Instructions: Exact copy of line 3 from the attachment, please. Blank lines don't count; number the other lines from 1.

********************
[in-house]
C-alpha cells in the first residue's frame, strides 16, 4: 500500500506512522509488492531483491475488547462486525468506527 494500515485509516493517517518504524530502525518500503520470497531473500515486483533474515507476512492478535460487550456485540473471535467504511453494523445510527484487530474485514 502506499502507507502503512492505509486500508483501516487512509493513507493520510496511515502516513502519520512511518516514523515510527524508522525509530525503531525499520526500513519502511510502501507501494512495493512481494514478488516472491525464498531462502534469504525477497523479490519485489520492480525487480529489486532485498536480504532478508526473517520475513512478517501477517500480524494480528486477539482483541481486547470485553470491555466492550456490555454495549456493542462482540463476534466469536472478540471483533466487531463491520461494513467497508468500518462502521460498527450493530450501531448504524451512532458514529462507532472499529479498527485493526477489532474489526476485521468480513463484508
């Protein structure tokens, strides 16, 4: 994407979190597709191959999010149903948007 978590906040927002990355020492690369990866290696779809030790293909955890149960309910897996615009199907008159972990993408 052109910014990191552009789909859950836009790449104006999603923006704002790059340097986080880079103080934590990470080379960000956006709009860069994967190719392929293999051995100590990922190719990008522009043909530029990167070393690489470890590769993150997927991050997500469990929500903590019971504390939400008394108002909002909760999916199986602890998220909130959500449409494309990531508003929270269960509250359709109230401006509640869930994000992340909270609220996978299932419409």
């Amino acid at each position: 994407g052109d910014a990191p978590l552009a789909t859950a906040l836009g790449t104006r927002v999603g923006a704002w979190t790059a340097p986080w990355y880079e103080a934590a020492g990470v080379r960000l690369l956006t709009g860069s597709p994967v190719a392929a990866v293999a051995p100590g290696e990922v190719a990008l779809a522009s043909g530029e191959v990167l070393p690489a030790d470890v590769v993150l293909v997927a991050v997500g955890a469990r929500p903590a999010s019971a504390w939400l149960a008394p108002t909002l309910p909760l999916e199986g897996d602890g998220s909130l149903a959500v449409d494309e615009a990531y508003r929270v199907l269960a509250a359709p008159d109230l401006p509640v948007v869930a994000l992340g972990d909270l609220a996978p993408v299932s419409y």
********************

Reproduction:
């Protein structure tokens, strides 16, 4: 994407979190597709191959999010149903948007 978590906040927002990355020492690369990866290696779809030790293909955890149960309910897996615009199907008159972990993408 052109910014990191552009789909859950836009790449104006999603923006704002790059340097986080880079103080934590990470080379960000956006709009860069994967190719392929293999051995100590990922190719990008522009043909530029990167070393690489470890590769993150997927991050997500469990929500903590019971504390939400008394108002909002909760999916199986602890998220909130959500449409494309990531508003929270269960509250359709109230401006509640869930994000992340909270609220996978299932419409």